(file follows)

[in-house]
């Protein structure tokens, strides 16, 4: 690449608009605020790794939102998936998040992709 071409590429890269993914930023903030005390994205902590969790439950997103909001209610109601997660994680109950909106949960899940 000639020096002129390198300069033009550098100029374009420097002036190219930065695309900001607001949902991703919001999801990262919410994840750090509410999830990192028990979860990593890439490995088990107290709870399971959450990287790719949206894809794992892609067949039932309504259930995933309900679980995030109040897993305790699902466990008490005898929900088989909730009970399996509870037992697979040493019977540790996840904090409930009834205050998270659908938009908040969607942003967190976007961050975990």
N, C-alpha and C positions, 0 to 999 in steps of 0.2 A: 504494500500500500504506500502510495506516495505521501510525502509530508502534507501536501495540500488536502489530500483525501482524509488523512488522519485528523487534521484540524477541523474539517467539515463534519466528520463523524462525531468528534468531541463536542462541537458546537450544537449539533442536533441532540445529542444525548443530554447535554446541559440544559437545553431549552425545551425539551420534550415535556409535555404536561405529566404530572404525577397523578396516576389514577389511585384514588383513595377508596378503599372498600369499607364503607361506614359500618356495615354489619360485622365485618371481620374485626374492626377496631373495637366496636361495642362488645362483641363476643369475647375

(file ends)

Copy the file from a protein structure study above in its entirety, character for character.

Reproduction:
[in-house]
């Protein structure tokens, strides 16, 4: 690449608009605020790794939102998936998040992709 071409590429890269993914930023903030005390994205902590969790439950997103909001209610109601997660994680109950909106949960899940 000639020096002129390198300069033009550098100029374009420097002036190219930065695309900001607001949902991703919001999801990262919410994840750090509410999830990192028990979860990593890439490995088990107290709870399971959450990287790719949206894809794992892609067949039932309504259930995933309900679980995030109040897993305790699902466990008490005898929900088989909730009970399996509870037992697979040493019977540790996840904090409930009834205050998270659908938009908040969607942003967190976007961050975990």
N, C-alpha and C positions, 0 to 999 in steps of 0.2 A: 504494500500500500504506500502510495506516495505521501510525502509530508502534507501536501495540500488536502489530500483525501482524509488523512488522519485528523487534521484540524477541523474539517467539515463534519466528520463523524462525531468528534468531541463536542462541537458546537450544537449539533442536533441532540445529542444525548443530554447535554446541559440544559437545553431549552425545551425539551420534550415535556409535555404536561405529566404530572404525577397523578396516576389514577389511585384514588383513595377508596378503599372498600369499607364503607361506614359500618356495615354489619360485622365485618371481620374485626374492626377496631373495637366496636361495642362488645362483641363476643369475647375